6th Congressional District: Crow seeks second term as House pushes for upset

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When people from the neighborhood wander into Steve House’s East Colfax Avenue campaign office, he tells them “we can talk about any issue you want to talk about.” Sometimes it’s the economy or health care or social justice, but overwhelmingly it’s “when is this COVID thing going to be over?” he says.

The novel coronavirus pandemic has come to define many things about American life in 2020, and congressional campaigns are no different. House, the former state GOP chairman, is hoping to swing the 6th Congressional District, which encompasses Aurora and swaths of the southeastern region of the metroplex, back to Republicans. Freshman Congressman Jason Crow won the seat in 2018 by 10 points from now-Aurora Mayor Mike Coffman, who held the seat for a decade.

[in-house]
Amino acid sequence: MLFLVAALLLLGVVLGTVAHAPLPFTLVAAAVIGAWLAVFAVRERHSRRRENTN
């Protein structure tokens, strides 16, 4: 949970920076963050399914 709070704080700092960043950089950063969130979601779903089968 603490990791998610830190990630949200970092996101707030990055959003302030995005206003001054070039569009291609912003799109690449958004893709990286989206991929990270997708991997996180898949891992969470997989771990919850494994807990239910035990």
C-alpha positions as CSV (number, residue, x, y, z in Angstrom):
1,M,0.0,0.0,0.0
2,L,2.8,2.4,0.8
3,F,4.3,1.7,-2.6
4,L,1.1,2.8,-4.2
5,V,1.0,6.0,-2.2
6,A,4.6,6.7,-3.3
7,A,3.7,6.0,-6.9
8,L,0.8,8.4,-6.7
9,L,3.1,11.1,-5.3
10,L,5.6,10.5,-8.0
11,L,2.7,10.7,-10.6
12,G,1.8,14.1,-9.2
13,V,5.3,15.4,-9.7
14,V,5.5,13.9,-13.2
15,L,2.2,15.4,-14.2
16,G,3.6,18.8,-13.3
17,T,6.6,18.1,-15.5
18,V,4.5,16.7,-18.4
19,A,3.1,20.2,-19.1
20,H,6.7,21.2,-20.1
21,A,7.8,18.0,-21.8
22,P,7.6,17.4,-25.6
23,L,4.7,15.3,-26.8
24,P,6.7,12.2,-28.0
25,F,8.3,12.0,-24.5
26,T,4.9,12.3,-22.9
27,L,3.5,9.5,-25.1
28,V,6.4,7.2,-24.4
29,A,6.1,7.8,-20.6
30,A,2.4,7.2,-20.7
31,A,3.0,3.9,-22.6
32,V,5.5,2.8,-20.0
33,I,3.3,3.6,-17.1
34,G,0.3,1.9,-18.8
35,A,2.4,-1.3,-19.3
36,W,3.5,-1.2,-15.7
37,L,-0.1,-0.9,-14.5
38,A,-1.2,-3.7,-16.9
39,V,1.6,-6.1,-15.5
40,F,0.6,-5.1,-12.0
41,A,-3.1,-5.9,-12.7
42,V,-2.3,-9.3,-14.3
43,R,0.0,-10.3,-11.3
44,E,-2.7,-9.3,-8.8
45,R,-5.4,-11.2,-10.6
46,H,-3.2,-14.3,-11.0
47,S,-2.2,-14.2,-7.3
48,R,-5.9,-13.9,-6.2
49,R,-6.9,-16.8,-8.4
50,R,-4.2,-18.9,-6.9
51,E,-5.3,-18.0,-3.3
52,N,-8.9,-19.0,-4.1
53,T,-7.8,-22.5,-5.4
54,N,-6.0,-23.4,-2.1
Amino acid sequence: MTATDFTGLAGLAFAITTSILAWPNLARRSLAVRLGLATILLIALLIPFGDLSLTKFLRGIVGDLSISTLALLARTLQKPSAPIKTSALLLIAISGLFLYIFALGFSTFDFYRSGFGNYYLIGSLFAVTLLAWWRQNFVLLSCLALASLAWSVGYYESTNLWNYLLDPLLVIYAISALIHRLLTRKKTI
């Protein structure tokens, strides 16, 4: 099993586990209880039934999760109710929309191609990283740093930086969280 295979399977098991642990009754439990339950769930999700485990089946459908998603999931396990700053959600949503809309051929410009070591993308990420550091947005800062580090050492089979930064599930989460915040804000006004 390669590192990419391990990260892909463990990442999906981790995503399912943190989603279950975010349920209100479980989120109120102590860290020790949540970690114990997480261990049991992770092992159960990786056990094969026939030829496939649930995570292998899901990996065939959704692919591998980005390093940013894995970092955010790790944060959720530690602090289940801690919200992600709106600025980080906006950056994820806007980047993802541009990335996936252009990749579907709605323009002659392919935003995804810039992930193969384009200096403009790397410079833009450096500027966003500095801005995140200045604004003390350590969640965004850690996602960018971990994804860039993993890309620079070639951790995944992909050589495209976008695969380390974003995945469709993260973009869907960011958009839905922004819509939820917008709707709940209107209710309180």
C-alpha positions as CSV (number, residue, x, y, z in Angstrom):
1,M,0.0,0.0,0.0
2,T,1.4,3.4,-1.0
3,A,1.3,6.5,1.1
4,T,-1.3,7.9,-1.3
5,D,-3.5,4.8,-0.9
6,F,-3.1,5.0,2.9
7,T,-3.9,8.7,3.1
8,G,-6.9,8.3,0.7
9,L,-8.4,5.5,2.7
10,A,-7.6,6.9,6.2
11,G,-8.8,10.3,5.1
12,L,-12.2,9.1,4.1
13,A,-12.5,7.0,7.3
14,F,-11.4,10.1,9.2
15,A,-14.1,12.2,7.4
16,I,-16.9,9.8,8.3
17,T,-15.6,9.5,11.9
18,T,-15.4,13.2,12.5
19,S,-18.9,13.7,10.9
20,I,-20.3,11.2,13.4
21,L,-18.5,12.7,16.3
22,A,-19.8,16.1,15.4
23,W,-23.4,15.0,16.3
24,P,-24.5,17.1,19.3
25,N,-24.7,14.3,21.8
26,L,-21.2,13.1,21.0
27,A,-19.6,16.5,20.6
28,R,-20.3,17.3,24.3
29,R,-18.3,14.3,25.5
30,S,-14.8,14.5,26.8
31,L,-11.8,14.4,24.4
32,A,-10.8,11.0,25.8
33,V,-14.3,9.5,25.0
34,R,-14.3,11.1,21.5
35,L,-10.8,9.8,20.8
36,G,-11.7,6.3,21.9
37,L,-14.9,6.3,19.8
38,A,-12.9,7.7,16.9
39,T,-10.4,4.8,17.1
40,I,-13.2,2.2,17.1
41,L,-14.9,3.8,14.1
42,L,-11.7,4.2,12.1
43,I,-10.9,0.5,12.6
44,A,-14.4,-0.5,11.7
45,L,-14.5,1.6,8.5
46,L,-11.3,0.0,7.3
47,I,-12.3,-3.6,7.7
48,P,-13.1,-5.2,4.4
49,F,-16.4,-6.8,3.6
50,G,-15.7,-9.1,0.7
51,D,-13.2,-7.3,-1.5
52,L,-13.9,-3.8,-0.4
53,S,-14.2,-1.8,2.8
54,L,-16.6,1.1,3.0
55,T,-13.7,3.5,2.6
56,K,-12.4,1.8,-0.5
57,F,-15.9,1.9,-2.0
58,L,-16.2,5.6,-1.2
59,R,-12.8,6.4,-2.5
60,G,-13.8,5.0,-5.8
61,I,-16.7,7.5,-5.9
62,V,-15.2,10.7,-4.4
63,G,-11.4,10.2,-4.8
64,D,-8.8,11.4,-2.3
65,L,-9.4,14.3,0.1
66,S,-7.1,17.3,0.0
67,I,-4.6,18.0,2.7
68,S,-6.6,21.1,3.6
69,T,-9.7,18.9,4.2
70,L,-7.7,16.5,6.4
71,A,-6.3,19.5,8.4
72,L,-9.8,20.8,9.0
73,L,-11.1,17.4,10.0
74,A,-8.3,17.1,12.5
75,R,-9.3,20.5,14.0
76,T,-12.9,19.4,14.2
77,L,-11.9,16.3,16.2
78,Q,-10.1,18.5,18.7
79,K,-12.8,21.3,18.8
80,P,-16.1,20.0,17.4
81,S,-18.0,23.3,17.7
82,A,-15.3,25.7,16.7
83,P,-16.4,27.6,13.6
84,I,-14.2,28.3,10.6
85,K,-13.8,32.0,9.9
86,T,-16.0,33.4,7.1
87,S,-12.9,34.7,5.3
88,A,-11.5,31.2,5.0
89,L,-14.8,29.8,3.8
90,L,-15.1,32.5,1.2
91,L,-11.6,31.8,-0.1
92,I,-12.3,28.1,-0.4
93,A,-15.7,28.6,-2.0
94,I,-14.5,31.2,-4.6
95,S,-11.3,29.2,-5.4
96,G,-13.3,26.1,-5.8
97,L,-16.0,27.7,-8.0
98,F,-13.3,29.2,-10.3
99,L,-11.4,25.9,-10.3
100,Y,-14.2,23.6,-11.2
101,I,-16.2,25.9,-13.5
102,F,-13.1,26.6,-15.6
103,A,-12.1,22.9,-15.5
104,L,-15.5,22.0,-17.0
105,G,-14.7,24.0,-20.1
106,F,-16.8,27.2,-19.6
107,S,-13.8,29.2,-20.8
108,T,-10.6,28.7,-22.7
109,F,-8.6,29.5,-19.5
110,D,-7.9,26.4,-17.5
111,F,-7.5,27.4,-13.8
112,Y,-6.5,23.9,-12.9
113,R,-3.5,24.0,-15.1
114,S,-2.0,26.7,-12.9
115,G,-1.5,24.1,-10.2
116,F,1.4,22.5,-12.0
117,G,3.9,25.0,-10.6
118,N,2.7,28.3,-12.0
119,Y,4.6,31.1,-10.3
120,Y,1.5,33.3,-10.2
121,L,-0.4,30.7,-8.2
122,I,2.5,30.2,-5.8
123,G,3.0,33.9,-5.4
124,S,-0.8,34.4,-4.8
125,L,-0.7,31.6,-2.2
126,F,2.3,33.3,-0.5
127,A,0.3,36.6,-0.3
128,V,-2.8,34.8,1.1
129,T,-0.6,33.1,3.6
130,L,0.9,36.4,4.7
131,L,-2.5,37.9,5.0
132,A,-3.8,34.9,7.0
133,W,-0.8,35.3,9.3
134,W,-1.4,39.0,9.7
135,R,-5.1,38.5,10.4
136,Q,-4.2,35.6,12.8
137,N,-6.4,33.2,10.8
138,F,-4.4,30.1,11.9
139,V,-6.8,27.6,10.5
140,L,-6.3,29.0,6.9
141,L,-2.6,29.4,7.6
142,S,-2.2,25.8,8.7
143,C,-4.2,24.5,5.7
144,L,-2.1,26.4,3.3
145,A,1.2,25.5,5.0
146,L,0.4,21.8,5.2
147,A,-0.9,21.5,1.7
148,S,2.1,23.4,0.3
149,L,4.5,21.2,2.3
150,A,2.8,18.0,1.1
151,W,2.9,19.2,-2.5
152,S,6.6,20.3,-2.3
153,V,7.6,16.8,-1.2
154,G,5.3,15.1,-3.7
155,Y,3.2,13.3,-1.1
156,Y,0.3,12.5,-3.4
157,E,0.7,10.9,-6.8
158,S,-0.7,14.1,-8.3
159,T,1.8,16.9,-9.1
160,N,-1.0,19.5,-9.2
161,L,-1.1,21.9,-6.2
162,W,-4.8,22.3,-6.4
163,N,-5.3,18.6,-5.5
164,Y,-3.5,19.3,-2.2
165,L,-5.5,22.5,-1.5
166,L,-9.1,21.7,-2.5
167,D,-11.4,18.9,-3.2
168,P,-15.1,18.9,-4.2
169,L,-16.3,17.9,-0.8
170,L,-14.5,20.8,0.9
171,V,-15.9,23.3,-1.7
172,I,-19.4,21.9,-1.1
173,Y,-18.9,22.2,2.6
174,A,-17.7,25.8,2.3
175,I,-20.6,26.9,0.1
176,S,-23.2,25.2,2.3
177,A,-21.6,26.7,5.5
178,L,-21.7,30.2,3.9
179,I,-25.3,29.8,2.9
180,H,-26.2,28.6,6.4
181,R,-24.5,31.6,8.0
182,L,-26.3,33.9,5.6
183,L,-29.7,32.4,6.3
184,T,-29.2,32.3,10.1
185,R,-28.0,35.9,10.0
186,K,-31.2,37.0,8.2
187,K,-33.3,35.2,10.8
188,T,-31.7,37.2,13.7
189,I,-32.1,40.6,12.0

The 2018 race was highly contested amid a so-called “blue wave” that proved purple suburban counties are indeed trending blue. Political scientists have been watching the district particularly closely because it can be an indicator for other high-profile races.

“The current iteration of CO-6 has existed since 2012 and, in statewide elections, has typically picked the winners — despite Gardner’s success there in 2014, then-Gov. John Hickenlooper (D) carried it as part of his successful re-election effort that year,” Kyle Kondik and J. Miles Coleman of the University of Virginia’s Center for Politics wrote of the district earlier this year.